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When Boris Johnson won a huge victory in the United Kingdom election in December — and the Labour Party suffered significant losses — some in the United States took note, drawing comparisons between far-left leader Jeremy Corbyn and Democratic presidential candidate Bernie Sanders.
One of those people was Andrew Sullivan, who is writer-at-large at New York Magazine. He says both Sanders and Corbyn have similar weaknesses in that they both have a history of supporting far-left, extremist ideas.
“If Sanders is the nominee, the Republican Party [opposition] research will get to work on him,” Sullivan says. “And the material there is just as fertile as the material against Corbyn.”
There’s also another comparison between two other politicians — Pete Buttigieg and French President Emmanuel Macron. Like Buttigieg, Macron was a political newcomer who aimed to appeal to both the right and left, says Ryan Heath, senior editor at Politico.
“I think at their core they're both the ultimate insider outsiders. So they're obviously different [than] the standard candidate that is put forward, but they have both been part of very elite circles for a long time,” he says. “They have come from very similar backgrounds, so both from small Rust Belt cities, both married to teachers, both went to elite universities, both speak French and English.”
On the difficulties of being a moderate
Heath: “So Macron is someone who presents a little bit like Barack Obama in terms of his elevated rhetoric and his ability to sort of flirt and inspire crowds and things like that. But at the end of the day, he only won 24% of the vote in the first round of the French presidential election. So in lots of ways, he became president because of who he was. … And Pete Buttigieg in some ways would face the same challenges. He wouldn't be embraced just because of who he was, but also because he wasn't Donald Trump. And because of the way Macron came to be elected, he's really struggled to have a political lift off. Those 76% of people who never supported him have found ways to be angry at him since he assumed office.”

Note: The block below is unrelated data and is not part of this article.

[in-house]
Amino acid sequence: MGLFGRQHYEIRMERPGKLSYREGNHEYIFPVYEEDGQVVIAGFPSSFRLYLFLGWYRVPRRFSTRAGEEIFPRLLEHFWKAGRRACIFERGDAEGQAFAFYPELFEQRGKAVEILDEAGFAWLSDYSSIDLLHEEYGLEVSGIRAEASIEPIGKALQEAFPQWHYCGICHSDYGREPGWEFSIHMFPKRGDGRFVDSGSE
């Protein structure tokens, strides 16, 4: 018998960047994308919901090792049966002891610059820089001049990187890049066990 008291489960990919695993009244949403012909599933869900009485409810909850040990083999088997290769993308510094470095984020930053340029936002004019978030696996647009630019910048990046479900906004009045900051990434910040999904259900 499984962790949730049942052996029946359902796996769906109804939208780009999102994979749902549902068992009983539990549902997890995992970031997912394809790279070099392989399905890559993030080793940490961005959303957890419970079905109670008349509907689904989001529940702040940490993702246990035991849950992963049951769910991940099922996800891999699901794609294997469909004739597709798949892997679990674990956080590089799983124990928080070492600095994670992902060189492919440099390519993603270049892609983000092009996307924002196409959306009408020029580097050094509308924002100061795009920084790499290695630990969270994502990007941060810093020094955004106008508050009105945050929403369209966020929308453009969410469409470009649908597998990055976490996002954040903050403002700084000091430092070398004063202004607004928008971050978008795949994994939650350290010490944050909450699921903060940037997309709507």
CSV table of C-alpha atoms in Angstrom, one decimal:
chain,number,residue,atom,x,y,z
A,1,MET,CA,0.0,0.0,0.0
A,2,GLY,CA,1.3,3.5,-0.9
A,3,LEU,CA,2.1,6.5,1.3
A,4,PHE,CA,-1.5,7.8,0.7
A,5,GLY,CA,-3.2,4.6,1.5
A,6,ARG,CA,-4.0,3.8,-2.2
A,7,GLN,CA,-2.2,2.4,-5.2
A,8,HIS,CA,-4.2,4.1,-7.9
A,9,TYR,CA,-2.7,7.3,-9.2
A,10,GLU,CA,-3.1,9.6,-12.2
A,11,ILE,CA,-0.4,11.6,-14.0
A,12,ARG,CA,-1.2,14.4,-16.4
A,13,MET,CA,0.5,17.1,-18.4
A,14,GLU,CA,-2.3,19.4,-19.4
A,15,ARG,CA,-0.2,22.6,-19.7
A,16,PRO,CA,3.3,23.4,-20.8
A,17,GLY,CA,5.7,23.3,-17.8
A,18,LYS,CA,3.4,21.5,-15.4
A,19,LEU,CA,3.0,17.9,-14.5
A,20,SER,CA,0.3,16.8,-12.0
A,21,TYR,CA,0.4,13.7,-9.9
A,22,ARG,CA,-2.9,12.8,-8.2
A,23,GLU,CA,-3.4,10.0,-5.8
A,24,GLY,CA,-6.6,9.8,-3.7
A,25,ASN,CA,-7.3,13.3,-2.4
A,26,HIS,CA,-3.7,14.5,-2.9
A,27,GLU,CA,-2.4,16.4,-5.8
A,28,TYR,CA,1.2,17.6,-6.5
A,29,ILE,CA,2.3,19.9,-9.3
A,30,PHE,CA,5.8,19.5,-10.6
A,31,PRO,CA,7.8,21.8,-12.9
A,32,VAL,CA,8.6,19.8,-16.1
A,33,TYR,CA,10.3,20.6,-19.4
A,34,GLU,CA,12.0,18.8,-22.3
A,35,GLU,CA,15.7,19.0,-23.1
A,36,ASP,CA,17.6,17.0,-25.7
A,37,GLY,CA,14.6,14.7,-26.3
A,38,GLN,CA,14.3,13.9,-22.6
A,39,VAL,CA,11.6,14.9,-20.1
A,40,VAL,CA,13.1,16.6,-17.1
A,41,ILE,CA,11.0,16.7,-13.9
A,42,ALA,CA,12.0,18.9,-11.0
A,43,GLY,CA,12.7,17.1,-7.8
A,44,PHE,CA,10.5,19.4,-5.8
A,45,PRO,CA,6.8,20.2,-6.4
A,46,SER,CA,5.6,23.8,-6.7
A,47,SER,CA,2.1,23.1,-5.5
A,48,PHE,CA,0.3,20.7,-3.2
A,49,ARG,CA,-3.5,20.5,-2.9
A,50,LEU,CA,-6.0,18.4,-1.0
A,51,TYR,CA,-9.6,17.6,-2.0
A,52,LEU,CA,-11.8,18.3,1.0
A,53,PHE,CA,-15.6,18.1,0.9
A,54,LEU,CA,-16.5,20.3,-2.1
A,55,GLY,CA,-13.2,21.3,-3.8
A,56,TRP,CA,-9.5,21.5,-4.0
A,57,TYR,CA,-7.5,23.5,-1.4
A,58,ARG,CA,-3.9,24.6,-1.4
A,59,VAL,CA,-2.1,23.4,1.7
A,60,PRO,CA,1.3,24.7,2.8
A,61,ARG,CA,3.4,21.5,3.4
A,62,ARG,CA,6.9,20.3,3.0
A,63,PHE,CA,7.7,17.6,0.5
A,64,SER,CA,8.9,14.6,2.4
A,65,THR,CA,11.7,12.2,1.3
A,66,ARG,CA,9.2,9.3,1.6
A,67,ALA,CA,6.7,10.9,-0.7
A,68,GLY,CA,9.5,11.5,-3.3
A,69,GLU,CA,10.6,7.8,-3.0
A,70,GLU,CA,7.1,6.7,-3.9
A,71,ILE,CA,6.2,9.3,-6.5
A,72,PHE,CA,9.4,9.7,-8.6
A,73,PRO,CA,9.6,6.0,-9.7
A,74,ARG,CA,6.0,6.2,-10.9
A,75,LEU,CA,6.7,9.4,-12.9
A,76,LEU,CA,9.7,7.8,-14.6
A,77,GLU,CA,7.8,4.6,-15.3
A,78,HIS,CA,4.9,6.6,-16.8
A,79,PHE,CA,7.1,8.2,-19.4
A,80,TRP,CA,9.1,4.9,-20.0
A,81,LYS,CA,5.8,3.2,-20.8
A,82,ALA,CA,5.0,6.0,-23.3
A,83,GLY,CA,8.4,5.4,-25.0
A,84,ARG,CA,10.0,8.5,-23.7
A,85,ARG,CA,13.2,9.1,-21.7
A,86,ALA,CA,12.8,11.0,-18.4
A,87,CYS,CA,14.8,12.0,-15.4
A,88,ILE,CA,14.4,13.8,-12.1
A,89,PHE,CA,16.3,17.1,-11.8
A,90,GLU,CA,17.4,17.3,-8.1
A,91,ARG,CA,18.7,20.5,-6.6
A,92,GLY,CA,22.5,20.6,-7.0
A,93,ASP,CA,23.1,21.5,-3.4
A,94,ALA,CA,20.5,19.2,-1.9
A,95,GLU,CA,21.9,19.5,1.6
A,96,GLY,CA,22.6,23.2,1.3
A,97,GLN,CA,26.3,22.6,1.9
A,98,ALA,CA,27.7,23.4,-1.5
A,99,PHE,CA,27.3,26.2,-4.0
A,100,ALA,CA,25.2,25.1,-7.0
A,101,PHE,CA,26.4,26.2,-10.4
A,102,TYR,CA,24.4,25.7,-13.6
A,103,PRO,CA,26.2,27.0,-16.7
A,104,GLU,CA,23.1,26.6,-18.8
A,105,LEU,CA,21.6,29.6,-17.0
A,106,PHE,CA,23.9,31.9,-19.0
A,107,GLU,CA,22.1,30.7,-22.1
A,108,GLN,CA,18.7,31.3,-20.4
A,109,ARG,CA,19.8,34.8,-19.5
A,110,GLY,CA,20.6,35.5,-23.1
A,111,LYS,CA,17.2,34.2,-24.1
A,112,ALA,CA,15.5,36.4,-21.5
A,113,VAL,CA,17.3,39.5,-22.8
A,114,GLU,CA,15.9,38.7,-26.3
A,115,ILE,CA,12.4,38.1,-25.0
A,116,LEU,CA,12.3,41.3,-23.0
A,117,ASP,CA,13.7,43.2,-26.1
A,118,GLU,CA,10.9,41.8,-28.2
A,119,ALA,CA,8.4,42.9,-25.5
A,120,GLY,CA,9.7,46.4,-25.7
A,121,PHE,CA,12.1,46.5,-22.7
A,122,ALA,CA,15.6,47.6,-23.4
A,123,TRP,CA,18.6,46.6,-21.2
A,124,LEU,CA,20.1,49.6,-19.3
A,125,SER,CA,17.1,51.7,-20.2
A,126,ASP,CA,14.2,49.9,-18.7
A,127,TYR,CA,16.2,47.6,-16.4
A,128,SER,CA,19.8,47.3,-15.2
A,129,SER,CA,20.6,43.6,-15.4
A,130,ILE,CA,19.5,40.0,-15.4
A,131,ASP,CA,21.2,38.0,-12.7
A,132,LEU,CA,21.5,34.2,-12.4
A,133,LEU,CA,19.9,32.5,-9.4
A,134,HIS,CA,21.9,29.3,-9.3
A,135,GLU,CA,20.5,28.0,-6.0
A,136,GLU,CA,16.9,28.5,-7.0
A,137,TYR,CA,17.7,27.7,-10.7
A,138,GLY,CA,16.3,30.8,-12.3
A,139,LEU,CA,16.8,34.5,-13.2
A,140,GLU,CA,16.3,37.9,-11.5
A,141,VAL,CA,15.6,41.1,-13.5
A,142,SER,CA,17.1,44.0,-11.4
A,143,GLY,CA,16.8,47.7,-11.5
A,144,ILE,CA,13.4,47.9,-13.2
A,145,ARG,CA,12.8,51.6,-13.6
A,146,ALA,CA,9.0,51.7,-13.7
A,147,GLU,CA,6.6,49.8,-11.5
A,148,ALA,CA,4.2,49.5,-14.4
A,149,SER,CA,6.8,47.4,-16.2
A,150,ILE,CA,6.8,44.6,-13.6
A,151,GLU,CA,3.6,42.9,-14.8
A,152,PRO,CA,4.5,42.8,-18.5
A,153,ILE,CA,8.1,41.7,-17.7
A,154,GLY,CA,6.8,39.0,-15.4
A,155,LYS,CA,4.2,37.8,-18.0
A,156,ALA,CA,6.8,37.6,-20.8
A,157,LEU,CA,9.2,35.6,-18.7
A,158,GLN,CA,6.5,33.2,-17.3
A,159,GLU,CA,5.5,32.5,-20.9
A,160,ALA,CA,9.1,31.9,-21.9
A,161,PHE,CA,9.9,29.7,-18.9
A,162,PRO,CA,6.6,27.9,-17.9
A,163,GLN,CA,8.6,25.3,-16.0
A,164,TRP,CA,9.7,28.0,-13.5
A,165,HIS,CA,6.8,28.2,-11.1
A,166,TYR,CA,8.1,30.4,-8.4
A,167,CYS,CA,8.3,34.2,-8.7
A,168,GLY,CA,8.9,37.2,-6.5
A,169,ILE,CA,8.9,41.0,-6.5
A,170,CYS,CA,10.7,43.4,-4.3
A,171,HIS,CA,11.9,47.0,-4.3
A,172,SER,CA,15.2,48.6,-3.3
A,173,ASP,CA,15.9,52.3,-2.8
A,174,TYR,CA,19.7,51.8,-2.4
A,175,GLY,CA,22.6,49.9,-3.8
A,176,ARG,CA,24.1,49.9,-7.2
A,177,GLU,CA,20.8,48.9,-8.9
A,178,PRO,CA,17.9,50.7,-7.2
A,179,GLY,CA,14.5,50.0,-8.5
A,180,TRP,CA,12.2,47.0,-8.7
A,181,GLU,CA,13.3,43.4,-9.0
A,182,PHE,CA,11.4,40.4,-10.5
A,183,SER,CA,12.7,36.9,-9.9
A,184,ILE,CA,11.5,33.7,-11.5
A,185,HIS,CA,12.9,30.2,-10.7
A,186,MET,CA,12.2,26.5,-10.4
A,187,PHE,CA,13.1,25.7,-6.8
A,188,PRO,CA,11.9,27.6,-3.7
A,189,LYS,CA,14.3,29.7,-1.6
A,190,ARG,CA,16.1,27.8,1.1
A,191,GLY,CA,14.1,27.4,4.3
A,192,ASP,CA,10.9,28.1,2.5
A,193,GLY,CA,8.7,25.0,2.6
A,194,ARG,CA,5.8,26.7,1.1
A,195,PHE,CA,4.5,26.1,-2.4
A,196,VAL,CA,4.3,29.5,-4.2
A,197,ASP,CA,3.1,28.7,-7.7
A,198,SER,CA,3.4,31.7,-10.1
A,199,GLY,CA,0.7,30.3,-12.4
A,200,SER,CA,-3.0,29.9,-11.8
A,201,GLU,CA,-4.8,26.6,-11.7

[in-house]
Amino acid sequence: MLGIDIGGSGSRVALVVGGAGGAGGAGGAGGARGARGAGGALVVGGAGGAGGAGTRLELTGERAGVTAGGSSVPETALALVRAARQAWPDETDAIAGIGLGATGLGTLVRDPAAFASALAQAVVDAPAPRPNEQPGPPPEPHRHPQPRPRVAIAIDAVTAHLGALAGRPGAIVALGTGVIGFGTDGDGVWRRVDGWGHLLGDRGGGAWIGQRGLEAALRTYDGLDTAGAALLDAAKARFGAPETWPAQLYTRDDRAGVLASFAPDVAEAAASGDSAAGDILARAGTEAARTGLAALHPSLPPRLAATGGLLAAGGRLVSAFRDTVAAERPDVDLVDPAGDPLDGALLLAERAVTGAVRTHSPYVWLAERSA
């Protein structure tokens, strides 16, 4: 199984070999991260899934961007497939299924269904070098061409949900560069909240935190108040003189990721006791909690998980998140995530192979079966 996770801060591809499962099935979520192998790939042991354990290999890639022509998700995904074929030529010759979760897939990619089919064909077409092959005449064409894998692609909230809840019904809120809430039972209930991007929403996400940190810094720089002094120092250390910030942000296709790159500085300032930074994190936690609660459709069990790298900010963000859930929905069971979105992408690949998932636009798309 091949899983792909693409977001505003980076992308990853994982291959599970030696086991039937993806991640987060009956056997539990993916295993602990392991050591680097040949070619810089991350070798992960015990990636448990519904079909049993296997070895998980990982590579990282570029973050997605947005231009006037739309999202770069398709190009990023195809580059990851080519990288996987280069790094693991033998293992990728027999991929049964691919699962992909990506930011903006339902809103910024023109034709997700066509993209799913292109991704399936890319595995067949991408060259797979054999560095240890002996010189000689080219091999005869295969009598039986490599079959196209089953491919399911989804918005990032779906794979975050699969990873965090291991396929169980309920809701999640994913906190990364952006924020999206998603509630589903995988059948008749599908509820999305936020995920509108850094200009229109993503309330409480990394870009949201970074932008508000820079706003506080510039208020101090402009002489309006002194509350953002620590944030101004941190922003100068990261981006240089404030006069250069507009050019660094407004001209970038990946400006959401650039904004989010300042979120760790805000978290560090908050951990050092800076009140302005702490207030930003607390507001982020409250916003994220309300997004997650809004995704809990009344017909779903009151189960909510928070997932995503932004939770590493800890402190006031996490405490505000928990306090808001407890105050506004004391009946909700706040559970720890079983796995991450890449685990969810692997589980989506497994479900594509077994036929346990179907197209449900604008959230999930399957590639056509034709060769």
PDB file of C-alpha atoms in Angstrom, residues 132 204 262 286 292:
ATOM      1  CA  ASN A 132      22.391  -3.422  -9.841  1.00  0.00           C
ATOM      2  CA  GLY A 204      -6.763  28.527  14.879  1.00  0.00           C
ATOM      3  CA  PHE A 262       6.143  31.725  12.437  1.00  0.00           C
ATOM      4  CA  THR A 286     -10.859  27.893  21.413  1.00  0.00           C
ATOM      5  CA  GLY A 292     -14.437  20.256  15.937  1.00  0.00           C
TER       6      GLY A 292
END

On the lessons Buttigieg could learn from Macron
Heath: “The lesson is really that Macron was very good at not just talking to one section of the French population. He really tried to burst out of the bubbles that the mainstream political parties had been operating in. And that's probably a route to success for Buttigieg as well. He needs to convince people who wouldn't ordinarily vote Democrat or he needs to convince people who are in love with Bernie Sanders that they still have a reason to support him if he ends up becoming the candidate.”
On the similar weaknesses between Sanders and Corbyn
Sullivan: “You have someone [Sanders] praising the Soviet Union, taking his honeymoon there. Any number of statements supporting leftist dictators, someone who supported the revolution in Iran even as Americans were taken hostage. There are ways in which the extremism of his own past can be brought to bear against him as a person. And what happened is that that was done to Corbyn as it normally is in politics, and it destroyed him. And that was very effective to such an extent that the Labor Party was wiped out in the election last year.”
On divisions within the Democratic Party
Sullivan: “The trouble is, as in the United Kingdom, the broad left is really split between a sort of moderate center left and an insurgent, more socialist, much more ambitious group that has essentially taken over the grass roots. And look, Britain has always been more sympathetic to socialism than the United States, but even Britain drew the line at a radical return to sort of 1970s statism. They didn't want it. And I'm not sure that Bernie is a much better answer to this than Corbyn was in Britain.”
This segment aired on February 21, 2020.
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